La Flor Dominicana Ligero L-400


With a lot of hard work Litto Gomez and his wife, Ines Lorenzo-Gomez, have built La Flor Dominicana into a top-shelf brand worthy of the same respect as Arturo Fuente and Padron. Started in the boom years with a cigar called "Los Libertadores," the company has grown on the principle of total quality control over their cigars– they grow their own leaf, run their own factories, and dictate who will get to stock their cigars.

Both Litto and Ines are first-generation cigar makers. Previously, Litto had been a jeweler, and Ines was educated in international relations. Today, he is in charge of the production of La Flor Dominicana, and she handles the business and marketing side.

I remember back in stone ages (about 1997) when the LDF "El Jocko" came out — it was a very odd shape, kind of a trumpet shaped perfecto — and it was a huge hit even then. One of the things it had going for it was power– back then it seemed like so many of the cigars were geared toward the mild end of the spectrum, and a lot of them had no character. Not so El Jocko– both the shape and the power made it stand out.

So it's no surprise that La Flor Dominicana should anticipate the trend toward heavier bodied cigars with their Ligero and Double Ligero lines.

The Ligero 400 is composed of Dominican filler and binder leaf grown on the Gomez farms and wrapped in an Ecuadorian Sumatra leaf. There are three sizes of the Ligero line: big, bigger and biggest. (No, not literally. The 300 is a 50 ring gauge, the 400 a 54, and the 500 a whoppin' 60. They all measure 5 3/4 inches long.)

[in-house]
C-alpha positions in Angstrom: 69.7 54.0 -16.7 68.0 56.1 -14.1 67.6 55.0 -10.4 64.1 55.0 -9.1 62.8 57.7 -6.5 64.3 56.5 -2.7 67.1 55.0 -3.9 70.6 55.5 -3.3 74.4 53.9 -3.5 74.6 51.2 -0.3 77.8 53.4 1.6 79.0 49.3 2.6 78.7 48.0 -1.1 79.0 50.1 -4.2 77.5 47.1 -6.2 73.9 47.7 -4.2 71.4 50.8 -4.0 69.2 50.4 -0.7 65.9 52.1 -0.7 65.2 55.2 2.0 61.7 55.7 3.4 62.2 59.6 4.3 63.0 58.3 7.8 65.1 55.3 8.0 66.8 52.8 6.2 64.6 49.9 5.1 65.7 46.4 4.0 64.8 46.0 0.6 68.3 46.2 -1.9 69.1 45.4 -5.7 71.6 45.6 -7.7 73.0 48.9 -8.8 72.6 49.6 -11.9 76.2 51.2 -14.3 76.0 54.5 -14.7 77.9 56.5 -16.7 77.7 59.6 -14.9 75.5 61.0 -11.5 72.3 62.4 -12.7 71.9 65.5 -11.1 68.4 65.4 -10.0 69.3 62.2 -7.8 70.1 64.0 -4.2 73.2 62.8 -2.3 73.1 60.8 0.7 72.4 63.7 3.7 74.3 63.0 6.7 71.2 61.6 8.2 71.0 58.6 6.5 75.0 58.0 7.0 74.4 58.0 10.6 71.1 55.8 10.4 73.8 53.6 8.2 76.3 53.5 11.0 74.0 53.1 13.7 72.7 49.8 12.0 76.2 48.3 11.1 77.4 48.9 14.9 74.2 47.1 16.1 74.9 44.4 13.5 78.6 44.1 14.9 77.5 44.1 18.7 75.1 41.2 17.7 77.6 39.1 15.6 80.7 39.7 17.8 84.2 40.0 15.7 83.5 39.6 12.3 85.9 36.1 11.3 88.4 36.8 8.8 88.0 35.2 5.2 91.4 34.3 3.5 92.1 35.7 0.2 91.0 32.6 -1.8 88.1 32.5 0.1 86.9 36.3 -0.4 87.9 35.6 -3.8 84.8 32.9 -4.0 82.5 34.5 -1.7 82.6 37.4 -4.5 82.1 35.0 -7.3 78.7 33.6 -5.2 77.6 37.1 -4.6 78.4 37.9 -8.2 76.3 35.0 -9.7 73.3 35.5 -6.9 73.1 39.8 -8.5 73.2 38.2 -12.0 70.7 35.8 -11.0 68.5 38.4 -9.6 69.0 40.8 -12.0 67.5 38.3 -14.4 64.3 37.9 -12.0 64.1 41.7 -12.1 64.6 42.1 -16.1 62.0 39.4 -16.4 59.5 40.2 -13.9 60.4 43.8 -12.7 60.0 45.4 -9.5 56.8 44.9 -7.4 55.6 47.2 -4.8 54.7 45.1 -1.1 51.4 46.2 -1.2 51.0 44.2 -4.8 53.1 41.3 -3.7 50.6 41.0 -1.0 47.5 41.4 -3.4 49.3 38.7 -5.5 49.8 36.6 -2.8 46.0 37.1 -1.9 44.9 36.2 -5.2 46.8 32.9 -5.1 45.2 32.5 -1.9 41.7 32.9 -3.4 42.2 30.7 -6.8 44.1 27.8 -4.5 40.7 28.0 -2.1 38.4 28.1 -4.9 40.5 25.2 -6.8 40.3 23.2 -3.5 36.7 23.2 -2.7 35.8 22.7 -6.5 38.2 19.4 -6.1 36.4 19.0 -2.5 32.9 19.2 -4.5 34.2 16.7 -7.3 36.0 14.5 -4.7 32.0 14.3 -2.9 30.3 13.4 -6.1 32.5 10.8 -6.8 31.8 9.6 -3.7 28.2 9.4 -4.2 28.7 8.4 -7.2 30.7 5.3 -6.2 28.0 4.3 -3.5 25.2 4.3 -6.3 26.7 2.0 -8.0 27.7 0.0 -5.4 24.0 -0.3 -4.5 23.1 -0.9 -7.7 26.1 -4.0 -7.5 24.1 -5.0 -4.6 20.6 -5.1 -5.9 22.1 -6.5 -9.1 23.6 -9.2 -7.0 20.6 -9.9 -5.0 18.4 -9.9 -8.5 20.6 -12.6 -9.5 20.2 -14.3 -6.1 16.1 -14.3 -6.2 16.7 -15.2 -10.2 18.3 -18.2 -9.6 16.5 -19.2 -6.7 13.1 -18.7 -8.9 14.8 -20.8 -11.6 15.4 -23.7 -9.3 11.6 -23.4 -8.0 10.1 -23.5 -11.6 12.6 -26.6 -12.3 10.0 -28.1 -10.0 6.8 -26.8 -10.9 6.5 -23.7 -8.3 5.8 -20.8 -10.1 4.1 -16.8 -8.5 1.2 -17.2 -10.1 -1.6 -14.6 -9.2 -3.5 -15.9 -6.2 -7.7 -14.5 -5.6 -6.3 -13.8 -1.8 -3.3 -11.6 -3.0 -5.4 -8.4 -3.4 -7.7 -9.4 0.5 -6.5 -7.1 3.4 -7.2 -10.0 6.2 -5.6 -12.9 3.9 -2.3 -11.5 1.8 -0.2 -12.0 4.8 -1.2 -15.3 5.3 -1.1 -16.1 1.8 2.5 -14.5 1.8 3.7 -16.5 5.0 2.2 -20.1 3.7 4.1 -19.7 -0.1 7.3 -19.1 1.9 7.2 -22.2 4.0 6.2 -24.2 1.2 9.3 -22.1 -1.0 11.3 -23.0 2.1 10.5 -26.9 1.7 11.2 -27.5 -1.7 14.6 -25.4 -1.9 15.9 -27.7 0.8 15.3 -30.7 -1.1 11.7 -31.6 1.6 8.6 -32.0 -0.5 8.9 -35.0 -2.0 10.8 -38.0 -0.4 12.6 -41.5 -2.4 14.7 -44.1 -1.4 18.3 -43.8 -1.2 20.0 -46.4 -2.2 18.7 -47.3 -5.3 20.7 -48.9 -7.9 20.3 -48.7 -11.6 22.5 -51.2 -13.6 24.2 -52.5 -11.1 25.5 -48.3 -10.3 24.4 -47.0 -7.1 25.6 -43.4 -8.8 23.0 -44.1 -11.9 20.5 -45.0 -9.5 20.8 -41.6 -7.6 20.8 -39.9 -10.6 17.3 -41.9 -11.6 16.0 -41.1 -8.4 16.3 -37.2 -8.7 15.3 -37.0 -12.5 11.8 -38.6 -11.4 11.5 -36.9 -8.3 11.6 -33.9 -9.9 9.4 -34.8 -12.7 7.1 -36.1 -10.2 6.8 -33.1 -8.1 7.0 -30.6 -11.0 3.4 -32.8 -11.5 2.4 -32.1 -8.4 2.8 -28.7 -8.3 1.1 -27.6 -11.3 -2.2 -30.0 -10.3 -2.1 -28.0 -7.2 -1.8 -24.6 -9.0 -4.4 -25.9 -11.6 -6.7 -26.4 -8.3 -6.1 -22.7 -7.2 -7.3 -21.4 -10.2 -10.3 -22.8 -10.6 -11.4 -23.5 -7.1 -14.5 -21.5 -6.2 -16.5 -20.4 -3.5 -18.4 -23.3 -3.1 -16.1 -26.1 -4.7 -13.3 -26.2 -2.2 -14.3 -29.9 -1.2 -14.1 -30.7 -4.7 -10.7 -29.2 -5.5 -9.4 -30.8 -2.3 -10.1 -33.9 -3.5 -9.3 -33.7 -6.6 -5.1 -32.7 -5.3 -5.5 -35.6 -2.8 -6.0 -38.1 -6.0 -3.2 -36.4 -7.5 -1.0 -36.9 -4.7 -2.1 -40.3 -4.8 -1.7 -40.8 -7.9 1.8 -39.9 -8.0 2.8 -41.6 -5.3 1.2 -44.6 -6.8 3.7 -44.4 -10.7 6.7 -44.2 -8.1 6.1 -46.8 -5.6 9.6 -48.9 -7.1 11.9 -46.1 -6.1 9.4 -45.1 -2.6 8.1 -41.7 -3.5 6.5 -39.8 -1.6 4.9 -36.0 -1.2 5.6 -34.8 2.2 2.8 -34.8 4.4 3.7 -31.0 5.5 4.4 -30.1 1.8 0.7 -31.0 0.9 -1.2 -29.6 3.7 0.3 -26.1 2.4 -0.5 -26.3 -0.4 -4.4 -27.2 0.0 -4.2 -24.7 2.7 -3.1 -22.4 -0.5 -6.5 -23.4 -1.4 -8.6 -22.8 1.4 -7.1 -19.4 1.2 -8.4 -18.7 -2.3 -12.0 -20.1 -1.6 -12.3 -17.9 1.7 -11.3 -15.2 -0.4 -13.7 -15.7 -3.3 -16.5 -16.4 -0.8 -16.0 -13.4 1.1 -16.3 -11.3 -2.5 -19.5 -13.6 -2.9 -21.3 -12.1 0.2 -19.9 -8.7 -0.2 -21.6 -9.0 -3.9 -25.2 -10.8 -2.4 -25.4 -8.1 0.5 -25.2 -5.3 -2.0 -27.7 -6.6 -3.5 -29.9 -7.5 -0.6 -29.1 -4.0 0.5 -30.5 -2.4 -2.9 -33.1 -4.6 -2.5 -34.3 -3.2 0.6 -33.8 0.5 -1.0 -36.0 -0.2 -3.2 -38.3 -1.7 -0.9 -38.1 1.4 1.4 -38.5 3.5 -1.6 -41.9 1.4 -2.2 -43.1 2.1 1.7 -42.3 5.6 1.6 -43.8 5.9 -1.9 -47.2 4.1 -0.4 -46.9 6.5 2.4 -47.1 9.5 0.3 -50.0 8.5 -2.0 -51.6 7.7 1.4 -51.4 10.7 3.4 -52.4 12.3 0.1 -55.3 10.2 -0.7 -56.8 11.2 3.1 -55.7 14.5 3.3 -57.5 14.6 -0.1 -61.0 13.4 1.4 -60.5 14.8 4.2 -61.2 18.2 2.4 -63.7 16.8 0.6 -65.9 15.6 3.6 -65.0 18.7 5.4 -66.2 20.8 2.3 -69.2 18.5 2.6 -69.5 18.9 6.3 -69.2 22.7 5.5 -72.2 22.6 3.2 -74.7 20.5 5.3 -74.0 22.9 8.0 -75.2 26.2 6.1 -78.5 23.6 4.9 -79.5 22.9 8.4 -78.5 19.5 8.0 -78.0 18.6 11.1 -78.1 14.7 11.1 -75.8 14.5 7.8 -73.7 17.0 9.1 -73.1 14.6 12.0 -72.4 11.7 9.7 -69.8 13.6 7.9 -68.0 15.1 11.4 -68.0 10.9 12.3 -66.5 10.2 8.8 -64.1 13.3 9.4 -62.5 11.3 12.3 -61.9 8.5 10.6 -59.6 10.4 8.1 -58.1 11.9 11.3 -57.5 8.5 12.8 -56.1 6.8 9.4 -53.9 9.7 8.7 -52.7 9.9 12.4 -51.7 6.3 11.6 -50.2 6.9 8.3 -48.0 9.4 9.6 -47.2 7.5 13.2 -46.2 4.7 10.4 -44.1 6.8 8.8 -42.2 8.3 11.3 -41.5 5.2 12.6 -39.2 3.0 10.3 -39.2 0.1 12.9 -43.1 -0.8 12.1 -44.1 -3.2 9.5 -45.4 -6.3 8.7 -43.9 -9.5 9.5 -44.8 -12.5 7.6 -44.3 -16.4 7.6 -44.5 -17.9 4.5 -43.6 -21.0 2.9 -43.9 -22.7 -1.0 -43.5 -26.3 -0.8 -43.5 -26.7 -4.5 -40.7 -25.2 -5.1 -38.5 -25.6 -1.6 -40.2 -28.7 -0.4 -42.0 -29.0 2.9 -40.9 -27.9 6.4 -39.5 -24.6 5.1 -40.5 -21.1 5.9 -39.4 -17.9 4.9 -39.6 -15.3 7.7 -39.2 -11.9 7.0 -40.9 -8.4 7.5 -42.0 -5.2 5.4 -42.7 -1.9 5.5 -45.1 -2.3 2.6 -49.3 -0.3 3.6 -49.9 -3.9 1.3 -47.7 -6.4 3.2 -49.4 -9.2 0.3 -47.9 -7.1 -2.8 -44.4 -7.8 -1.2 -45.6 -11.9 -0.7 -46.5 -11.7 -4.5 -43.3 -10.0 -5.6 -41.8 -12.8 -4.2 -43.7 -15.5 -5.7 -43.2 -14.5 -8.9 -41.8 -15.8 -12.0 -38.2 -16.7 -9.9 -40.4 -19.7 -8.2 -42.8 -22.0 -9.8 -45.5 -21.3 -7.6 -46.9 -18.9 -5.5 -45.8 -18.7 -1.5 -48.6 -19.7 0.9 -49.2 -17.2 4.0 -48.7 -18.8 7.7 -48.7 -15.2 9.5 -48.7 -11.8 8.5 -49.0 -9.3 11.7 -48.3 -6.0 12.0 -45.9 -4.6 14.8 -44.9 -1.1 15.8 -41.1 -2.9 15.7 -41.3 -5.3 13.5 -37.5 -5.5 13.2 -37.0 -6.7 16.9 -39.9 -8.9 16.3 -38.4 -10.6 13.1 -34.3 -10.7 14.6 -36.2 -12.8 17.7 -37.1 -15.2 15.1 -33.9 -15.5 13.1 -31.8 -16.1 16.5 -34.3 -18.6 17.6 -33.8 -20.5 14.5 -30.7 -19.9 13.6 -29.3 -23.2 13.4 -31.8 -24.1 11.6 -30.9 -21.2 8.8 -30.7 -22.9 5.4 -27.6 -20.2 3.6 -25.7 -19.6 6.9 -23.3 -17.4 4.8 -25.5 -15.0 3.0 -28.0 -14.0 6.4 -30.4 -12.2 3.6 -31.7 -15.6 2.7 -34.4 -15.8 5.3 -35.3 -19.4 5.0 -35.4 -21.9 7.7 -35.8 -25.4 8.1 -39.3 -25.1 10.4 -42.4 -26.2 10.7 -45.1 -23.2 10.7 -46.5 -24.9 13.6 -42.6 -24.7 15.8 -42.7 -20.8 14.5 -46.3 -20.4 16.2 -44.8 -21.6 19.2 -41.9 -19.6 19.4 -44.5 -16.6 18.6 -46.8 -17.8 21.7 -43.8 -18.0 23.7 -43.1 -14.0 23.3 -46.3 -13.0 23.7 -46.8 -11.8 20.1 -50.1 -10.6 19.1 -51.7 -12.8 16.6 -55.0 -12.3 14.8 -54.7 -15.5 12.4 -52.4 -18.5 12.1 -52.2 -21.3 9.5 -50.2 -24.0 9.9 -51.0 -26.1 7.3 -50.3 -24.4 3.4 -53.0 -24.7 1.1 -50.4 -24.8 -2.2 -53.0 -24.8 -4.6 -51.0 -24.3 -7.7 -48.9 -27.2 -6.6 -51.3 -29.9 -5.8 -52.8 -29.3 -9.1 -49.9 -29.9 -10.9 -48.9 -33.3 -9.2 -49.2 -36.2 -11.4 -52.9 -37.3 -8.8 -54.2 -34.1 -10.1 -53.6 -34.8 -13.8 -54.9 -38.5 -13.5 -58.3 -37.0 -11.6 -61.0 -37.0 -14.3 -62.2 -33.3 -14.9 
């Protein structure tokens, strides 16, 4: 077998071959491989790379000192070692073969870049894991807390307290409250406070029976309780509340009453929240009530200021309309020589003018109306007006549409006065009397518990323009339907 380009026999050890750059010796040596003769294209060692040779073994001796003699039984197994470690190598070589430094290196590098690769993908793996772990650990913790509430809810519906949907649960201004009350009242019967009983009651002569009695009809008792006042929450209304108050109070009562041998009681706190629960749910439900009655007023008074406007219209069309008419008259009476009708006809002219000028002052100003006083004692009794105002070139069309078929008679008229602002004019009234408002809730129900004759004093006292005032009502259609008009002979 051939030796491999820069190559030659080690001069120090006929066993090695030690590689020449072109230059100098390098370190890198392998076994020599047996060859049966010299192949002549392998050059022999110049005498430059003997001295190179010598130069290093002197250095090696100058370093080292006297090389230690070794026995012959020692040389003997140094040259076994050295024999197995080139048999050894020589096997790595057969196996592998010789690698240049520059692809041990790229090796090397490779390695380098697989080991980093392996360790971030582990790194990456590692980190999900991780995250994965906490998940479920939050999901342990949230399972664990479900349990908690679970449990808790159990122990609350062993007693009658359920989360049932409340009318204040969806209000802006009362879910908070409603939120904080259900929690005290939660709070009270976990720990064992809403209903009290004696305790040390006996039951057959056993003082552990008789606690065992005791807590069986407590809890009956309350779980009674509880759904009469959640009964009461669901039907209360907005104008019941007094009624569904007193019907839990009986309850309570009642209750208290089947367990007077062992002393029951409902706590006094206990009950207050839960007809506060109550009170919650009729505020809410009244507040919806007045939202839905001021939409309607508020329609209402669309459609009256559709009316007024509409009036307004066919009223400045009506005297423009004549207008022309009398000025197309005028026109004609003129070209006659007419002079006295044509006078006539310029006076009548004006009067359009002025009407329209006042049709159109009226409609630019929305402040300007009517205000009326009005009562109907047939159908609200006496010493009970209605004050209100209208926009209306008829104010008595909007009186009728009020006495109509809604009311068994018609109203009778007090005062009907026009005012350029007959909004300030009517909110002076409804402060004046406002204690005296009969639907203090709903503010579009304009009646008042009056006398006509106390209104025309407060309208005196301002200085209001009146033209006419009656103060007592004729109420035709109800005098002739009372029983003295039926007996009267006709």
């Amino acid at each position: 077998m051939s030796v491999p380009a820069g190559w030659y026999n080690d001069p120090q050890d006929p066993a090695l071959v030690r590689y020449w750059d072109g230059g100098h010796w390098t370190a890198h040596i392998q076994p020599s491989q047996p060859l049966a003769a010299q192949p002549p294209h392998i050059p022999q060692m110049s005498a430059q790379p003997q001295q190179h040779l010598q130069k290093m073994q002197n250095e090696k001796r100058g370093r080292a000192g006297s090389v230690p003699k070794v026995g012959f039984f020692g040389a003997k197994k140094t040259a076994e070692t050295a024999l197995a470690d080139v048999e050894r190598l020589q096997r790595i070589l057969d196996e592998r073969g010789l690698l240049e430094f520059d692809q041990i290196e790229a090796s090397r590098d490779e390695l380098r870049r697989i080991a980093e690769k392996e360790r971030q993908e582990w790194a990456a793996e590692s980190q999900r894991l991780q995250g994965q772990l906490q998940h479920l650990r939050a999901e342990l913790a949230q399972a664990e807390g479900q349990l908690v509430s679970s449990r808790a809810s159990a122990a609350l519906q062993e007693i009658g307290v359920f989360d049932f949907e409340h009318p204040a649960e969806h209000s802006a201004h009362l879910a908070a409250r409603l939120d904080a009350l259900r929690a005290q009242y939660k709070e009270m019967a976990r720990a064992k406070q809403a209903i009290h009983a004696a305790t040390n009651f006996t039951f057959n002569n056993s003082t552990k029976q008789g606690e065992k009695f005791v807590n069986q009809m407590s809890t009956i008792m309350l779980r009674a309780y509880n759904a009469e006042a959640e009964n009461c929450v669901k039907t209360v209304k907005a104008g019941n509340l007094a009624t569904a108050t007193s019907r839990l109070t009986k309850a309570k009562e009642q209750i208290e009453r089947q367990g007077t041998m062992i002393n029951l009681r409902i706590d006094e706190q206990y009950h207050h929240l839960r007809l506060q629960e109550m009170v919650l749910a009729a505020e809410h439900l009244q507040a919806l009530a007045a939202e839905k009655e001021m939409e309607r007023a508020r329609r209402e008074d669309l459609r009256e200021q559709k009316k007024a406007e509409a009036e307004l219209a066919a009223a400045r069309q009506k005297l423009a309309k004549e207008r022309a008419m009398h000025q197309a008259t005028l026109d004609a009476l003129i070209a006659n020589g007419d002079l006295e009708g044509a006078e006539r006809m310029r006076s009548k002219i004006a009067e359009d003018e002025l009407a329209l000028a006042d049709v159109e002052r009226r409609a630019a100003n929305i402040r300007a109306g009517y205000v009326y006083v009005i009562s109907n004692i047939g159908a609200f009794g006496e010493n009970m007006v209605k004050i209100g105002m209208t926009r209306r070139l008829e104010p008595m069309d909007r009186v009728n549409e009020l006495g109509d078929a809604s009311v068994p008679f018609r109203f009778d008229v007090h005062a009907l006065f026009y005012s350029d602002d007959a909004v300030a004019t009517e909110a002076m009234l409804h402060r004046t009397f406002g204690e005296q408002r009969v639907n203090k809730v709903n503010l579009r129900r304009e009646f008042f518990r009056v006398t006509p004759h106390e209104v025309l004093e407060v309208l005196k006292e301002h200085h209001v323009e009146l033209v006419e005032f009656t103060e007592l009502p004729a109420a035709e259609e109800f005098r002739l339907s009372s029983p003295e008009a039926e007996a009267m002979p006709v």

The wrapper is smooth with a Cuban-style flat cap. From initial ignition to the band the draw is easy and the burn is even. It forms a solid white ash and the burn needs no attention whatsoever. This is a very well constructed cigar.

The Ligero 400 produces a nicely refined corojo-like aroma, a somewhat sweet, slightly toasty scent. Toward the mid-point it picks up some pepper and it bites down just a little. The flavor is fairly dry with a tinge of astrigency on the tongue.

Overall this is a very nice cigar, toasty with some sweet overtones and a short bitter aftertaste. And the construction is top notch.

It lives up to its "Ligero" name with a good punch to the gut. Make sure there's something in there besides some petit fours. This ain't no tea party smoke.


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